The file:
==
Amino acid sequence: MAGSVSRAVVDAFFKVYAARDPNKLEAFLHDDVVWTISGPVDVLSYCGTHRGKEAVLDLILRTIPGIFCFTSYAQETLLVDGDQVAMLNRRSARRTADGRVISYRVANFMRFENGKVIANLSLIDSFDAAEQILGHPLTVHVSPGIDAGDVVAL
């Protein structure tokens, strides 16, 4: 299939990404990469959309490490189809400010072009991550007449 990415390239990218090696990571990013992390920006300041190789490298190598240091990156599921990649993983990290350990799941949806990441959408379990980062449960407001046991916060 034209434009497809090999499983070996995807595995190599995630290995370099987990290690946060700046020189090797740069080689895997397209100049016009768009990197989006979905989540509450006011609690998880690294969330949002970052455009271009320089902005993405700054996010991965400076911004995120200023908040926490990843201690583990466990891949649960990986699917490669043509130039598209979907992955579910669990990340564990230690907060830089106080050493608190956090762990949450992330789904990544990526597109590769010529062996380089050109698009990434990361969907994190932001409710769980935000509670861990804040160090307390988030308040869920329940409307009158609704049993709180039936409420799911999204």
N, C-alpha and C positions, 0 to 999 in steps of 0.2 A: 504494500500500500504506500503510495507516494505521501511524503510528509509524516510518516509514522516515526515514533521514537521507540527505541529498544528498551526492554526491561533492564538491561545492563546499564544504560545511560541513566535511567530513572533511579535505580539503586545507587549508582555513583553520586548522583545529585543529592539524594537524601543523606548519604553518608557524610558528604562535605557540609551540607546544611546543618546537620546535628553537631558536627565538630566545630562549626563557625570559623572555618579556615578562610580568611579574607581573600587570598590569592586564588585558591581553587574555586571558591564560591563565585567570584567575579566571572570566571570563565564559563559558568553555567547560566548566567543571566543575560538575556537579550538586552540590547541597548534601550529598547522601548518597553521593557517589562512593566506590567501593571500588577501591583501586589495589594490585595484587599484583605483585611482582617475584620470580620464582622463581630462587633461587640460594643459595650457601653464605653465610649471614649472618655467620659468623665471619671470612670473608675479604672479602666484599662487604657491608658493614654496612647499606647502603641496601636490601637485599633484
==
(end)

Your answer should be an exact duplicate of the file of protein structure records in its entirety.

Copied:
Amino acid sequence: MAGSVSRAVVDAFFKVYAARDPNKLEAFLHDDVVWTISGPVDVLSYCGTHRGKEAVLDLILRTIPGIFCFTSYAQETLLVDGDQVAMLNRRSARRTADGRVISYRVANFMRFENGKVIANLSLIDSFDAAEQILGHPLTVHVSPGIDAGDVVAL
């Protein structure tokens, strides 16, 4: 299939990404990469959309490490189809400010072009991550007449 990415390239990218090696990571990013992390920006300041190789490298190598240091990156599921990649993983990290350990799941949806990441959408379990980062449960407001046991916060 034209434009497809090999499983070996995807595995190599995630290995370099987990290690946060700046020189090797740069080689895997397209100049016009768009990197989006979905989540509450006011609690998880690294969330949002970052455009271009320089902005993405700054996010991965400076911004995120200023908040926490990843201690583990466990891949649960990986699917490669043509130039598209979907992955579910669990990340564990230690907060830089106080050493608190956090762990949450992330789904990544990526597109590769010529062996380089050109698009990434990361969907994190932001409710769980935000509670861990804040160090307390988030308040869920329940409307009158609704049993709180039936409420799911999204």
N, C-alpha and C positions, 0 to 999 in steps of 0.2 A: 504494500500500500504506500503510495507516494505521501511524503510528509509524516510518516509514522516515526515514533521514537521507540527505541529498544528498551526492554526491561533492564538491561545492563546499564544504560545511560541513566535511567530513572533511579535505580539503586545507587549508582555513583553520586548522583545529585543529592539524594537524601543523606548519604553518608557524610558528604562535605557540609551540607546544611546543618546537620546535628553537631558536627565538630566545630562549626563557625570559623572555618579556615578562610580568611579574607581573600587570598590569592586564588585558591581553587574555586571558591564560591563565585567570584567575579566571572570566571570563565564559563559558568553555567547560566548566567543571566543575560538575556537579550538586552540590547541597548534601550529598547522601548518597553521593557517589562512593566506590567501593571500588577501591583501586589495589594490585595484587599484583605483585611482582617475584620470580620464582622463581630462587633461587640460594643459595650457601653464605653465610649471614649472618655467620659468623665471619671470612670473608675479604672479602666484599662487604657491608658493614654496612647499606647502603641496601636490601637485599633484